September 7, 2018 9:30 am

‘The Nun’ review: Pseudo-religious horror movie delivers some scares, but not much else

WATCH: 'The Nun' trailer


For weeks (or months?) the public has been inundated with scary trailers and photos of The Conjuring 2 spin-off The Nun, to powerful effect.

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Religious horror is truly one of the scariest subcategories of the genre, and a traditionally wholesome figure — a nun — becomes infinitely more terrifying because of that purity. So it’s really easy pickings for first-time feature-film director Corin Hardy, who up until this point has helmed multiple short films and a TV show.

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The Nun has what you’d expect: creepy surroundings, an old Romanian abbey to get lost in, and of course, a gaggle of sinister sisters whose intentions are unclear.

Is it scary?

It probably won’t be the scariest movie you’ve ever seen, but yes, it’s scary enough. Aside from the several jump scares, the mood of the movie is dark and foreboding. In the ancient abbey, there are many shadowy corners and long hallways that you can’t see into, and that ultimately ups the ol’ heartbeat.

The things that detract from the movie’s scariness are the flimsy plot and its “connection” to the preexisting Conjuring movies. The connection is tenuous — and the filmmakers try at every turn to entwine The Nun into the canon — but somehow this feels like a standalone.

How are the actors?

Taissa Farmiga, who plays main character Sister Irene, has a face that’s made for horror (there’s a reason she keeps reappearing on TV show American Horror Story). With her wide eyes and angelic face, her fear is palpable and becomes our own. She’s accompanied on her journey to the abbey by Father Burke (Demián Bichir), an earnest priest who has his own long-standing connection to evil spirits, and comic relief Frenchie (Jonas Bloquet), a traveller who shows them how to find the abbey.

Bloquet is surprisingly endearing and charming, and his much-needed laughs add levity to the dreary, at-times-laughable script. He actually lands his jokes perfectly, a true feat in a relatively serious movie.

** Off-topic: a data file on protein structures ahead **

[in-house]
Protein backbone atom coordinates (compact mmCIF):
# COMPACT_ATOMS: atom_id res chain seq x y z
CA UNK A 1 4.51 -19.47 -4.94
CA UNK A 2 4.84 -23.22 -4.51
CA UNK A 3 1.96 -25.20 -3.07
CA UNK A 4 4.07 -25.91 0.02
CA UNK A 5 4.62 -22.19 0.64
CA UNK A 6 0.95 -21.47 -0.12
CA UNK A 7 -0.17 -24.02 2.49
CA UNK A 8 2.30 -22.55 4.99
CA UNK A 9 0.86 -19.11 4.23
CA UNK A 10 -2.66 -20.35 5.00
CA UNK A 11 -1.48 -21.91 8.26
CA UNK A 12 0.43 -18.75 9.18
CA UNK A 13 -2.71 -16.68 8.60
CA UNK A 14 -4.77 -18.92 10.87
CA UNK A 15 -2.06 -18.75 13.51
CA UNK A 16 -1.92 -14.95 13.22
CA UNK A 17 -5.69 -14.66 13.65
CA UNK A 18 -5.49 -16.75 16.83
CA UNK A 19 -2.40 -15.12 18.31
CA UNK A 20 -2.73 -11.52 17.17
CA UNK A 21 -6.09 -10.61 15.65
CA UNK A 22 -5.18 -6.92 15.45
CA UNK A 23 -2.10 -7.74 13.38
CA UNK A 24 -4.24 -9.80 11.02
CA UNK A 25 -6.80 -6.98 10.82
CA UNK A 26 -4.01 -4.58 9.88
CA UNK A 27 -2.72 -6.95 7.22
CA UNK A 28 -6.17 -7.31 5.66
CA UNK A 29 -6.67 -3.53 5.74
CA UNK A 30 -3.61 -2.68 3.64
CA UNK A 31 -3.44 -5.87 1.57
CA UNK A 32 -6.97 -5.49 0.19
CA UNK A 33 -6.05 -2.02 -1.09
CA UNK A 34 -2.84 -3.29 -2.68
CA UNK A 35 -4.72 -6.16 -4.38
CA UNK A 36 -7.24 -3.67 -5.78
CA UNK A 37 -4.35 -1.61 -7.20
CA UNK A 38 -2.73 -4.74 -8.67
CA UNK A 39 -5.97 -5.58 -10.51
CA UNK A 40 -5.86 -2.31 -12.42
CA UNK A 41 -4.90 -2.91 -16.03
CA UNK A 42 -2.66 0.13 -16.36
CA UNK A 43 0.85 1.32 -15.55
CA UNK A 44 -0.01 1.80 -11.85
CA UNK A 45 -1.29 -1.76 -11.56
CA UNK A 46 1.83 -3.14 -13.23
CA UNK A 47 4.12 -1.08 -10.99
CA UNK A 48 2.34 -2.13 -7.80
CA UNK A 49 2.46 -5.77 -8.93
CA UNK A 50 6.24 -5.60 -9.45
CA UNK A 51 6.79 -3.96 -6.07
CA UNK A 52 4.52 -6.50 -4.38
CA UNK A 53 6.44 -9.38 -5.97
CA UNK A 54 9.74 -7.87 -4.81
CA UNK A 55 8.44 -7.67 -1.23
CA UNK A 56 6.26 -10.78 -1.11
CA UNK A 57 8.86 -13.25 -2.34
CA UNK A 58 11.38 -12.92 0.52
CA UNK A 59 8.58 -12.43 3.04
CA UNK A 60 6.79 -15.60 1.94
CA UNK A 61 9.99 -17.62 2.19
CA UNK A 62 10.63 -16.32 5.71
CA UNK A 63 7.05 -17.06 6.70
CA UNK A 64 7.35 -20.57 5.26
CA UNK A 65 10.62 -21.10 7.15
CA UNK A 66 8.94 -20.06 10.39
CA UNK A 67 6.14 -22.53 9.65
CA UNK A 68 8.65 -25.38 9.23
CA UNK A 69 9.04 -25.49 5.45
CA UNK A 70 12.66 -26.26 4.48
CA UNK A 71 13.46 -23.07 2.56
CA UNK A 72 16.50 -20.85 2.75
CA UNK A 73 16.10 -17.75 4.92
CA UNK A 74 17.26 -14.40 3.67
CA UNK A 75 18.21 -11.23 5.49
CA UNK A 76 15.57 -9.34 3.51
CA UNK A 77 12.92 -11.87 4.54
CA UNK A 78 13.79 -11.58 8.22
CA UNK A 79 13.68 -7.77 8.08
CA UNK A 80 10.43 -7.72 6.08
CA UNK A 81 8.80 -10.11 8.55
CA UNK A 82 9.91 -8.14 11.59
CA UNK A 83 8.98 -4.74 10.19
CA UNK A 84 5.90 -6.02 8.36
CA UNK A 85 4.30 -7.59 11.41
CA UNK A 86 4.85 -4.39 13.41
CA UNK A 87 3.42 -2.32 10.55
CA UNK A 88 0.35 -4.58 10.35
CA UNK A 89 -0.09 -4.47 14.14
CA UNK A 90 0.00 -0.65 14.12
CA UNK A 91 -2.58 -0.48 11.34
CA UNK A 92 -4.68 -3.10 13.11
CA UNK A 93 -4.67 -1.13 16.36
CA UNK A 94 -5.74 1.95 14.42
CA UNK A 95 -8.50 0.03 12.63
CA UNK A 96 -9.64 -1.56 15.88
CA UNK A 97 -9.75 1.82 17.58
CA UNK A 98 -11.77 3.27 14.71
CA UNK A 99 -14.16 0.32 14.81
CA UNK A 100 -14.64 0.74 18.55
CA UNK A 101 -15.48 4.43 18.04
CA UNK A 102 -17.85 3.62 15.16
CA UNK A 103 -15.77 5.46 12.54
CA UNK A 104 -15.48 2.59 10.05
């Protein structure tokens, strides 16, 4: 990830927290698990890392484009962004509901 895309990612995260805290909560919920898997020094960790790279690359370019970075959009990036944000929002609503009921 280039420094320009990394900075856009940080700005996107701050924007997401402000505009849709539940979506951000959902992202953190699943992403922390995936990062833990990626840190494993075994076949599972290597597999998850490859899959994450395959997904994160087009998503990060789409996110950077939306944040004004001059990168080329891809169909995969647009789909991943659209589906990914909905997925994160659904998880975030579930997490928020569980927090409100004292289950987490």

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Laughable? What’s funny about an evil nun?

You wouldn’t think The Nun would have funny moments, but it does. Unfortunately, some are unintentional, but there are other self-aware lines that really add to the film. Some of the things that happen over the course of the movie’s 1.5-hour runtime come right out of the horror cliché book: people separate when they shouldn’t, characters conveniently forget horrific events that happened to them mere minutes before, they follow apparitions down and up stairs, into pitch-black rooms, etc. It was impossible not to laugh.

So what’s the bottom line?

If you’re a horror fan, you’ll most likely enjoy The Nun. It has its faults, but if you go with a bunch of friends or with someone just as passionate about horror as you are, there’s fun to be had. By Halloween, this movie will be tucked into the annals of horror sequels, though the lasting effect of scary nuns might increase the number of habits you see on the scariest night of the year.

‘The Nun’ is now playing in theatres across Canada.

© 2018 Global News, a division of Corus Entertainment Inc.

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